The MeCCSA newsletter ThreeD includes a feature about the BFI library in its April 2011 issue, which focuses on resistance to the cuts in Higher Education. To access a PDF of the article, click here:
Today the following letter, together with individual copies of the campaign petition, was delivered by hand to each member of the BFI board of governors:
07 April 2011
We write to express our concern, a concern shared by many in the UK and international film and media community, about the BFI management’s proposals for the Institute’s incomparable library. We have hoped that the changes proposed would improve access to and care of the collection but they promise to do the reverse.
Our views are well represented in the documents which accompany this letter to you: notably, the letter to the Director, signed by us and more than twenty other professors, and the petition of more than 1,000 signatories (available at http://www.gopetition.com/petition/42006.html ). The concern, to which these documents testify, has been echoed in the press – eg in The Independent, Sight and Sound, The New Statesman and The Times Higher Education Supplement. Since writing to the Director we have met her and her colleagues and take some comfort in their assurances and the undertakings made by Heather Stewart, by e-mail and in her statement in Sight and Sound. These assurances include a commitment to the library being a top priority and head of the investment list, public consultation on proposals, maintaining the level of professional expertise and qualifications among library staff, not worsening access to the ITC collection and maintaining the library acquisition budget. Heather has also referred to the risk to collections of printed materials posed by basement storage and we share her concern on this matter – not least because a basement next to the river Thames is, obviously, a riskier location than one in Stephen Street.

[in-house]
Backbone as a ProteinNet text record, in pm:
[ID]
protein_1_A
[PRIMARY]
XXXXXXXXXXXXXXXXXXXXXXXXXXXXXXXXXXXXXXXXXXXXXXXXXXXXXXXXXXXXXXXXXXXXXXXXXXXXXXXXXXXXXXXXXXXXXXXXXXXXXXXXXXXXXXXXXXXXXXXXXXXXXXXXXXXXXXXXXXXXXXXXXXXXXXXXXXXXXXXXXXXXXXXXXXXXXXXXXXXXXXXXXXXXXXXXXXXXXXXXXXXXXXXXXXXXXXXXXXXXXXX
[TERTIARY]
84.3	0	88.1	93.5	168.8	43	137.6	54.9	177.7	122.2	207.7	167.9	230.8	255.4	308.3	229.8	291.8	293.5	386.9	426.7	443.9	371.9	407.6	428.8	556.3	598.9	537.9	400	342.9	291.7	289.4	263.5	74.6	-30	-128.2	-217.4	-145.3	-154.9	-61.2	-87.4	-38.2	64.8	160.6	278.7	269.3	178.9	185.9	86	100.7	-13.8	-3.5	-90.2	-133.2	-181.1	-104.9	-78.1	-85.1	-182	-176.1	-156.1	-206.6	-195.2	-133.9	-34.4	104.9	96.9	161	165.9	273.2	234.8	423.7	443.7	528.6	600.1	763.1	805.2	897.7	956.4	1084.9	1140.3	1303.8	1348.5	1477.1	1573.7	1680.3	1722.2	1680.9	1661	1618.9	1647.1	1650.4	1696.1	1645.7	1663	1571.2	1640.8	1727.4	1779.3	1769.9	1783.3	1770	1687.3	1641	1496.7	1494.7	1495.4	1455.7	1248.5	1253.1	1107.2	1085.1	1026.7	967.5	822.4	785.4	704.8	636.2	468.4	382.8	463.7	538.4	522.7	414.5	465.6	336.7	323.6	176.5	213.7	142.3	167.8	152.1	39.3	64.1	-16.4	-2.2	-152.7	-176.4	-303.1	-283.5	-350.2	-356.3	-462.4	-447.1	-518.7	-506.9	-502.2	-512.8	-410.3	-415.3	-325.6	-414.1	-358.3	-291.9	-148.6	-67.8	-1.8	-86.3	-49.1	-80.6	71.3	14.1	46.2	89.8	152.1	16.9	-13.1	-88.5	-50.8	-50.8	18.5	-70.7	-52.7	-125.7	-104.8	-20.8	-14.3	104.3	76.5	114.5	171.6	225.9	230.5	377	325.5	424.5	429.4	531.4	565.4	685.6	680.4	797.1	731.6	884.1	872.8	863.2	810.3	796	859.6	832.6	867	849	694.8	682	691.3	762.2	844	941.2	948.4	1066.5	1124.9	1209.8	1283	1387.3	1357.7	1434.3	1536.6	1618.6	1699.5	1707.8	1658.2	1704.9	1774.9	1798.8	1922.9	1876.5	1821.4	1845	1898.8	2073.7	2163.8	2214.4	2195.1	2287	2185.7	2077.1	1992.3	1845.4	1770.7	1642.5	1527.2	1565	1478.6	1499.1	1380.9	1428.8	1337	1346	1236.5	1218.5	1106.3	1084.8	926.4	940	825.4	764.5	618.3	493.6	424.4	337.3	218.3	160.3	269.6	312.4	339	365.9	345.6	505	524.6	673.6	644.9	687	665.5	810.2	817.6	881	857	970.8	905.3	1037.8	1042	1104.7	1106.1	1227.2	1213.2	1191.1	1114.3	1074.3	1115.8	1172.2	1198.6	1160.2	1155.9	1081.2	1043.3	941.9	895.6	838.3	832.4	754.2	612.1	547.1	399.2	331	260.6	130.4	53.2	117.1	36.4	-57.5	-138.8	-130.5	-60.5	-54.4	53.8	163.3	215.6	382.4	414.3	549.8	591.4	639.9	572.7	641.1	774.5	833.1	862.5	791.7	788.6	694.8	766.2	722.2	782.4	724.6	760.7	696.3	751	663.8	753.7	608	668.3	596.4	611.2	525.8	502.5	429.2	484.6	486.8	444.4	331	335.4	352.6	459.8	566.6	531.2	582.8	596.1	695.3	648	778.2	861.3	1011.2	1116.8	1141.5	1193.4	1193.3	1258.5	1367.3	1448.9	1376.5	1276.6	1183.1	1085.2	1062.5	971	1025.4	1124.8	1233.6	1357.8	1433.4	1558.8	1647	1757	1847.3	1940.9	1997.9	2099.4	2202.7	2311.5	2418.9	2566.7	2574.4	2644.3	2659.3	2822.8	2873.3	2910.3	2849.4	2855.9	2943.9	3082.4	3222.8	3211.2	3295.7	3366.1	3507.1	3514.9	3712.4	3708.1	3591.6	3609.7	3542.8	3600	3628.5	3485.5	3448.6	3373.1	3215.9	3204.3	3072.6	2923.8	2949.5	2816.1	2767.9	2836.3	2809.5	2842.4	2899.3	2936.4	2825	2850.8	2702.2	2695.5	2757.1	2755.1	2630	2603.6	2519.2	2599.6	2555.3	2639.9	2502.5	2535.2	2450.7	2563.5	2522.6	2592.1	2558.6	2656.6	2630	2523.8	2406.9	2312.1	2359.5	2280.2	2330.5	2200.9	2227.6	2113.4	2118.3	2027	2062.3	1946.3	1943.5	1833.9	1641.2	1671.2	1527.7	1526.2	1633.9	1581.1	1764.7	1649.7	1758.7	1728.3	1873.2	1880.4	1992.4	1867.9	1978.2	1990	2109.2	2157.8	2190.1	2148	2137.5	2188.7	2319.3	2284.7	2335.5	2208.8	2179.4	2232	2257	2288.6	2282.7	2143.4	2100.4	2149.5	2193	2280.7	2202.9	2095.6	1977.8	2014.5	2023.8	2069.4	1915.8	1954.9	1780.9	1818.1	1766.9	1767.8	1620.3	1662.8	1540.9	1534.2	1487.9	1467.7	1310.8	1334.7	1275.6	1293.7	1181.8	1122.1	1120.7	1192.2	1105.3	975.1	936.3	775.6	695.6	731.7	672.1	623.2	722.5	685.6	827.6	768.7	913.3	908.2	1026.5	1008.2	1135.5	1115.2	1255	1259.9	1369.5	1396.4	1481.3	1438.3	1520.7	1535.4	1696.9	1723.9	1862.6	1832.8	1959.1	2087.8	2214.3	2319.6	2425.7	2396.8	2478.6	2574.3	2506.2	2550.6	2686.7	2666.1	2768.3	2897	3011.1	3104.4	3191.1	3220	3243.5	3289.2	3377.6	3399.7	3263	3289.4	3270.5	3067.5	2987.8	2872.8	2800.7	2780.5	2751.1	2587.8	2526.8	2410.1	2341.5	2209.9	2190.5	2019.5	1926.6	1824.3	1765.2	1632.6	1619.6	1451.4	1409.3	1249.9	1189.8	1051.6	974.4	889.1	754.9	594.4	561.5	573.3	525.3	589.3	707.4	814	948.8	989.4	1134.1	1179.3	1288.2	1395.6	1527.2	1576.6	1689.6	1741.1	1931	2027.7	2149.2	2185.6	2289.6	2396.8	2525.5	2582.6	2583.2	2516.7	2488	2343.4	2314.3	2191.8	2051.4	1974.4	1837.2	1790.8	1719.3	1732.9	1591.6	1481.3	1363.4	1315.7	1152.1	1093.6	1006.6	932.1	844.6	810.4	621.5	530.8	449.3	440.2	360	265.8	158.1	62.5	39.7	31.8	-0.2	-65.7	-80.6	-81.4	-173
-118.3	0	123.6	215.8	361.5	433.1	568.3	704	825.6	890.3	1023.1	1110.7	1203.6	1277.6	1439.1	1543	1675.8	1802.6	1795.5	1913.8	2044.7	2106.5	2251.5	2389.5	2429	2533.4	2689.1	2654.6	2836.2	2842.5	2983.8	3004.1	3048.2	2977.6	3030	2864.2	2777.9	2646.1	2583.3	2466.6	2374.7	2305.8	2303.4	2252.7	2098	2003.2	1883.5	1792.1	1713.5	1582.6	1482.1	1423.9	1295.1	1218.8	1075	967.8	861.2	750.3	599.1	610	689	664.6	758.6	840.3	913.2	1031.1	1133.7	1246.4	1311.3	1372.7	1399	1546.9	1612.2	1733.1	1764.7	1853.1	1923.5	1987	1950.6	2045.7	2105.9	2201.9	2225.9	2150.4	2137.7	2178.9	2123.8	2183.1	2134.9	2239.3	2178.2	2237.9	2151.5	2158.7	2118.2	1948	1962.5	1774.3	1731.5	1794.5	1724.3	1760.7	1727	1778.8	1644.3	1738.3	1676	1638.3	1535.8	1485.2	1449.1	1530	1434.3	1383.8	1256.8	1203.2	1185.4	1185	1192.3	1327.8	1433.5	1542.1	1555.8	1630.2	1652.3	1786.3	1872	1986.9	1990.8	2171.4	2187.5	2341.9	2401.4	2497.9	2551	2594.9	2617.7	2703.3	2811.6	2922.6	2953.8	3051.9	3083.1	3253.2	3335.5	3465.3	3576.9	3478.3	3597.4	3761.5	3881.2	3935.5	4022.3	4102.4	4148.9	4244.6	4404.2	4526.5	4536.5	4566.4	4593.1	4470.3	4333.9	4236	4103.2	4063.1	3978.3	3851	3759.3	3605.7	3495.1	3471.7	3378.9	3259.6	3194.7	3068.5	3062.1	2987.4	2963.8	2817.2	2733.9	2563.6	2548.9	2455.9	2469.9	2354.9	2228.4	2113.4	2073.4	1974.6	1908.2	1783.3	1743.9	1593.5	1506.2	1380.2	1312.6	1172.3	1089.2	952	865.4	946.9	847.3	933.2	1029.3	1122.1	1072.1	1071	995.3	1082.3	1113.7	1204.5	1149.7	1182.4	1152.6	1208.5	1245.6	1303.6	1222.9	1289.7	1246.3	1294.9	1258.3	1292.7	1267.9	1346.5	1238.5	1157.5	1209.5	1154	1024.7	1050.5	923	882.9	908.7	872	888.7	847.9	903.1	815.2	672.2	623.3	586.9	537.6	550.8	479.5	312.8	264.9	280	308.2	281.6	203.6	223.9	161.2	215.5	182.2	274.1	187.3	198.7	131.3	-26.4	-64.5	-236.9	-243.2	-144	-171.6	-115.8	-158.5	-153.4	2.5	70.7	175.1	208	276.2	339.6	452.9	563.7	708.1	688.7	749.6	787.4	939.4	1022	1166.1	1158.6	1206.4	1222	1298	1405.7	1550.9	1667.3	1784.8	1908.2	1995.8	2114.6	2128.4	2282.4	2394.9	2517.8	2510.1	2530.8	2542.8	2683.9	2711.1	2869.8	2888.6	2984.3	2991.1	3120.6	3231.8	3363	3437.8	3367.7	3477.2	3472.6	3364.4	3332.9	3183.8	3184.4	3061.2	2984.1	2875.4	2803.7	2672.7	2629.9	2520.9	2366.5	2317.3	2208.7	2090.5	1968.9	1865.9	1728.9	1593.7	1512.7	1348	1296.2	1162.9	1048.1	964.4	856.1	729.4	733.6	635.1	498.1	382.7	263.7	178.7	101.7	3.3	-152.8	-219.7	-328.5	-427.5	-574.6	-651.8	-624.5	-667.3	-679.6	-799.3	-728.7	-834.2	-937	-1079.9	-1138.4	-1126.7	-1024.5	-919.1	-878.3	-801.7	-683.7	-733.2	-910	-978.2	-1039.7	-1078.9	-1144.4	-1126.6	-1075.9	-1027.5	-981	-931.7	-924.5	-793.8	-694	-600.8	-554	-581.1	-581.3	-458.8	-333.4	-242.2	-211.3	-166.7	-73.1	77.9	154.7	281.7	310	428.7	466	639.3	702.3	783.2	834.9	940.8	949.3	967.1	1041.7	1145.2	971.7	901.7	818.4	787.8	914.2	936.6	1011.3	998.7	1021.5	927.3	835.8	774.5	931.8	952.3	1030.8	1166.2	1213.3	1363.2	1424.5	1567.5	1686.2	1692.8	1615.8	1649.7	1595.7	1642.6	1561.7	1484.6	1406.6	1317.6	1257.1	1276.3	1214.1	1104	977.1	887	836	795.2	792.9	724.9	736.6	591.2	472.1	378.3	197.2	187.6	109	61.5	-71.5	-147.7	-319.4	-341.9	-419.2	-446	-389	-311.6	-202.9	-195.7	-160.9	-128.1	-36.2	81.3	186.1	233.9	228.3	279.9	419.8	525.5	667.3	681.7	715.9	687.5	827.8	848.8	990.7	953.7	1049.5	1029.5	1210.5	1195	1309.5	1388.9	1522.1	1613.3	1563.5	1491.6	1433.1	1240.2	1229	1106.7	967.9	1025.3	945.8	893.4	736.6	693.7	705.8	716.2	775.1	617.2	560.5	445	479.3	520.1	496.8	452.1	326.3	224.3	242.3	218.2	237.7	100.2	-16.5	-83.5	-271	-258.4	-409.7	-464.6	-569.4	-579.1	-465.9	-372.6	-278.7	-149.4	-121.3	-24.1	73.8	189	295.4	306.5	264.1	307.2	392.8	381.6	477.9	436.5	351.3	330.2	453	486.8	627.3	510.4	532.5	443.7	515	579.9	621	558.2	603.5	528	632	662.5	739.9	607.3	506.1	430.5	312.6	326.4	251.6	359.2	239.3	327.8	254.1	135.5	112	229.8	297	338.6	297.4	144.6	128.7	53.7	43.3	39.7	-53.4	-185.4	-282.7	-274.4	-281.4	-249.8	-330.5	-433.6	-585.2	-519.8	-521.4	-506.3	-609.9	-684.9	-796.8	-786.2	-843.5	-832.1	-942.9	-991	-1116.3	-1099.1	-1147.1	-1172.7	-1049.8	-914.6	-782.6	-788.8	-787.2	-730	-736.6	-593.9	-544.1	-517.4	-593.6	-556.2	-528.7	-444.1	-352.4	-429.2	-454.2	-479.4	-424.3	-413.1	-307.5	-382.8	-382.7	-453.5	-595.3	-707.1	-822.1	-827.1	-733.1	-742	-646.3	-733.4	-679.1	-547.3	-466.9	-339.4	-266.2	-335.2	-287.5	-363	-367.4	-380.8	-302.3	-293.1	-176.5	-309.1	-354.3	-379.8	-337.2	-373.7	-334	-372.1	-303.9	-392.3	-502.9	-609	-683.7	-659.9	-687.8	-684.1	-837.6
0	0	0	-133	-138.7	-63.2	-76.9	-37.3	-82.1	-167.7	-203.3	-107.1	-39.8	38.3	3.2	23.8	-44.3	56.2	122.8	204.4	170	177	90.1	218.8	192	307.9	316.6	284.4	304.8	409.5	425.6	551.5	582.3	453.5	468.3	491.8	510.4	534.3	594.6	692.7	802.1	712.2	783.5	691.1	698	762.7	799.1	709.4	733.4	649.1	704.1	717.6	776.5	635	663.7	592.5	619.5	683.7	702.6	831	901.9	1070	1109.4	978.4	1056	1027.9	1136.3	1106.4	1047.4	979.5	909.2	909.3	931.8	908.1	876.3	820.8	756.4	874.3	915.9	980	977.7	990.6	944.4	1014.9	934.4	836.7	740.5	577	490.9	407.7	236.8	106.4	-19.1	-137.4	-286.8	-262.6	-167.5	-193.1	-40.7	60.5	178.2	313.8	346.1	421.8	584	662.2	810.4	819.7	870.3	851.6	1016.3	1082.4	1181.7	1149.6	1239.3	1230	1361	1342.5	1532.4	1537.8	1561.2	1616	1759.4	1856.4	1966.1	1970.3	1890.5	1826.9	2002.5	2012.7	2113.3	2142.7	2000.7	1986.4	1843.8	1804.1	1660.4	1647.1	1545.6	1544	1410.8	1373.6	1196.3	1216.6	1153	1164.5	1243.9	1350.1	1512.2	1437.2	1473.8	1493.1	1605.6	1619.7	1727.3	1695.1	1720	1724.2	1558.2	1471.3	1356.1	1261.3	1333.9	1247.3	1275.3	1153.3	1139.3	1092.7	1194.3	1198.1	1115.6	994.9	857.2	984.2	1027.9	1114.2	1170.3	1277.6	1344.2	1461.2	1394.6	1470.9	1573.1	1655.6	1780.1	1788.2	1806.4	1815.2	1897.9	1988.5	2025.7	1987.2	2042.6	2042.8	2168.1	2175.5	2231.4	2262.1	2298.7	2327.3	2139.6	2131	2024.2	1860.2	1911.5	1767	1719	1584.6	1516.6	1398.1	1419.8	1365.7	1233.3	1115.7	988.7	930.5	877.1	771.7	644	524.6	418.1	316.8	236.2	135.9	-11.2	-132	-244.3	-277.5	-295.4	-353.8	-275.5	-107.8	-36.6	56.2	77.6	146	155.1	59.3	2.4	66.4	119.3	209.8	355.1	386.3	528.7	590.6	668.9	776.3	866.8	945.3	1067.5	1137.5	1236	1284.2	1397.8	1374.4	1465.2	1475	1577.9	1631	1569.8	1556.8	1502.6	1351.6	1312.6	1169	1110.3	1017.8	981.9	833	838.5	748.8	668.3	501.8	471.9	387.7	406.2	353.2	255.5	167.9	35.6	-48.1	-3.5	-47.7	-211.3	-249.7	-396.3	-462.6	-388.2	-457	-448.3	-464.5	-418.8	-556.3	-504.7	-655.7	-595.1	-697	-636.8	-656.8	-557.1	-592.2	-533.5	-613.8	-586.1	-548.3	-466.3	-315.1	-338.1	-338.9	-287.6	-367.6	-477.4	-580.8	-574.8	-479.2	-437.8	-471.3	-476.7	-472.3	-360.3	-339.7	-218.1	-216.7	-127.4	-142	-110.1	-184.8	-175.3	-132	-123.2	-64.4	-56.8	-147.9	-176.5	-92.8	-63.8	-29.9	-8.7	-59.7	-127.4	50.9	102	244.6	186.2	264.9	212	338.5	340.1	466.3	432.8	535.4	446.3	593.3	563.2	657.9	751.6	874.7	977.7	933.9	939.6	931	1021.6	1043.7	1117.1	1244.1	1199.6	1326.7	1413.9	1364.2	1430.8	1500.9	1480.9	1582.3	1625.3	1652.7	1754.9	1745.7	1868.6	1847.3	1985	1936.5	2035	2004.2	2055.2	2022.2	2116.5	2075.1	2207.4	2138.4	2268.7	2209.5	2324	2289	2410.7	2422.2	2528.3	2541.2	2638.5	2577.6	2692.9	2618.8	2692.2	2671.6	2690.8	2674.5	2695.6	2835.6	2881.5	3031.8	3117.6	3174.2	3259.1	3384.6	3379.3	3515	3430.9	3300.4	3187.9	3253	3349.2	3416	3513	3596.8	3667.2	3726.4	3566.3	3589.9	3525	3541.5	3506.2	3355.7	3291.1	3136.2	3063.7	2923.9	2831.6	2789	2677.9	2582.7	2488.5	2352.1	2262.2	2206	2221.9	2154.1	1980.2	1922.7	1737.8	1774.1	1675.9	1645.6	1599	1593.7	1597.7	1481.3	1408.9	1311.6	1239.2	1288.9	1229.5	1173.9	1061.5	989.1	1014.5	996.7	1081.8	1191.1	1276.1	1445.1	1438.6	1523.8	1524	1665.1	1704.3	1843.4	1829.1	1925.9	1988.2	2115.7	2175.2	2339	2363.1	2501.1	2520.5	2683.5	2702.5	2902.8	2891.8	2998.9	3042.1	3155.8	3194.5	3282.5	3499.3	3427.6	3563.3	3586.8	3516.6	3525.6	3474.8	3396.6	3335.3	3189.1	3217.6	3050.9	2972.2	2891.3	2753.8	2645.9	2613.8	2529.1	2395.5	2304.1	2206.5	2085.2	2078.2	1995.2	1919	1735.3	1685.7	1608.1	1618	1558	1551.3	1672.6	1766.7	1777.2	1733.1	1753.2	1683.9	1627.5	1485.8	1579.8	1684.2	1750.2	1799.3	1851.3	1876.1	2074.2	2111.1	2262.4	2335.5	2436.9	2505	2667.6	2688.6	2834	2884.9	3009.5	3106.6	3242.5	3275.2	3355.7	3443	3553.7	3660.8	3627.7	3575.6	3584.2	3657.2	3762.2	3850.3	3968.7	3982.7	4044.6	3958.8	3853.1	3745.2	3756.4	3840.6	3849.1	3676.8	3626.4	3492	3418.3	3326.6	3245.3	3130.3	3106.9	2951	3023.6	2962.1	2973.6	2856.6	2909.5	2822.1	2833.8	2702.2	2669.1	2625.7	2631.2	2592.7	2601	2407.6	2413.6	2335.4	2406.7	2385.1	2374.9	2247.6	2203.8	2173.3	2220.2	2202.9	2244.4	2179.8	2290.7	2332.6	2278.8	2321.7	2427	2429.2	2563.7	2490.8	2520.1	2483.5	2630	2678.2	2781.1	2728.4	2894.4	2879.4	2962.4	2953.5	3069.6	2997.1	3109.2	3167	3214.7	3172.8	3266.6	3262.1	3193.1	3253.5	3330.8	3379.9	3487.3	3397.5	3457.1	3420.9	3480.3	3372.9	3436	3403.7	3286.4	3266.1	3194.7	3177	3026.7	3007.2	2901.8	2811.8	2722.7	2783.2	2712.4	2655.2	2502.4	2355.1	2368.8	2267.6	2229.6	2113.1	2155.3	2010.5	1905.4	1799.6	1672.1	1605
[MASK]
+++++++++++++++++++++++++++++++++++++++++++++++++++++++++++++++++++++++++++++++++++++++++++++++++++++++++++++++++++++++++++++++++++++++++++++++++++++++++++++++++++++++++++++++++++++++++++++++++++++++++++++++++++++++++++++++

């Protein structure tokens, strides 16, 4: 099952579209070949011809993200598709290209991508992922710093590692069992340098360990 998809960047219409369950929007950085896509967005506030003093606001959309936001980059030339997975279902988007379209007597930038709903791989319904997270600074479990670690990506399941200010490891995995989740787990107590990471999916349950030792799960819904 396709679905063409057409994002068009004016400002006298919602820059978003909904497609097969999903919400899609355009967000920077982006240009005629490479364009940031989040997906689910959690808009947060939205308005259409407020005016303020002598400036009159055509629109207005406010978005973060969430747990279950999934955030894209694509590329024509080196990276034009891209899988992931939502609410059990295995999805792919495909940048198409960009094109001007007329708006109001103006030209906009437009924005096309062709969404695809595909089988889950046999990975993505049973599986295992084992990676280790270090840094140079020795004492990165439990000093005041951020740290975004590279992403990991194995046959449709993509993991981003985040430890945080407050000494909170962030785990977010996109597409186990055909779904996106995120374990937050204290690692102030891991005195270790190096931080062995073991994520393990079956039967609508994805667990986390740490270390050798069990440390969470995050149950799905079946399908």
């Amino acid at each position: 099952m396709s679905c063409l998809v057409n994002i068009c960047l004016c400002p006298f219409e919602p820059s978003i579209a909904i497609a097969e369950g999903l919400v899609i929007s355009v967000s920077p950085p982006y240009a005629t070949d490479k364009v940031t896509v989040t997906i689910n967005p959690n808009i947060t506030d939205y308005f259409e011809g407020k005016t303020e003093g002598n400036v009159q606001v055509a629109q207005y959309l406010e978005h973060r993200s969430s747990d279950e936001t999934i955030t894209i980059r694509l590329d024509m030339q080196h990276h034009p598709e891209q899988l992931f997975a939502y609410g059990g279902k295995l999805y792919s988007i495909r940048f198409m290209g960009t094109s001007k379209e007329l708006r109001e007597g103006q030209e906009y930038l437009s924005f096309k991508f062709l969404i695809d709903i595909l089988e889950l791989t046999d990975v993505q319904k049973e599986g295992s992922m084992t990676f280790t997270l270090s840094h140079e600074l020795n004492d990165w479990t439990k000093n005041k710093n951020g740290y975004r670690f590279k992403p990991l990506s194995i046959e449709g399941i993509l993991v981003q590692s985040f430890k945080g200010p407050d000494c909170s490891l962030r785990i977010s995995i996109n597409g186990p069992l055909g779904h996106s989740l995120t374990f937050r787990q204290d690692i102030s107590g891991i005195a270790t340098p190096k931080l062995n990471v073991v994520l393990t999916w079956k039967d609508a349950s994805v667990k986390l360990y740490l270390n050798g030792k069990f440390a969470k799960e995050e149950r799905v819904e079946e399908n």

However, the Director has referred to April 2012 as the target date for implementing the library’s move to the South Bank – this is now only a year away and if public consultation is to be meaningful and capable of influencing the Institute’s decisions we are convinced that clear and detailed proposals – perhaps with modelled options – need to be made public very soon. We write now therefore to bring to your attention the pervasiveness of a high level of public and user concern over the future of the BFI National Library and the need soon to bring forward clear and detailed proposals for its future so that public consultation can be meaningful. The BFI National Library is an incomparable resource – its integrity, comprehensiveness and accessibility must not be worsened.
Professor Edward Buscombe
Professor Richard Collins
Professor Pam Cook
Professor Annette Kuhn
The New Statesman Cultural Capital blog posted the following article on 5 March 2011: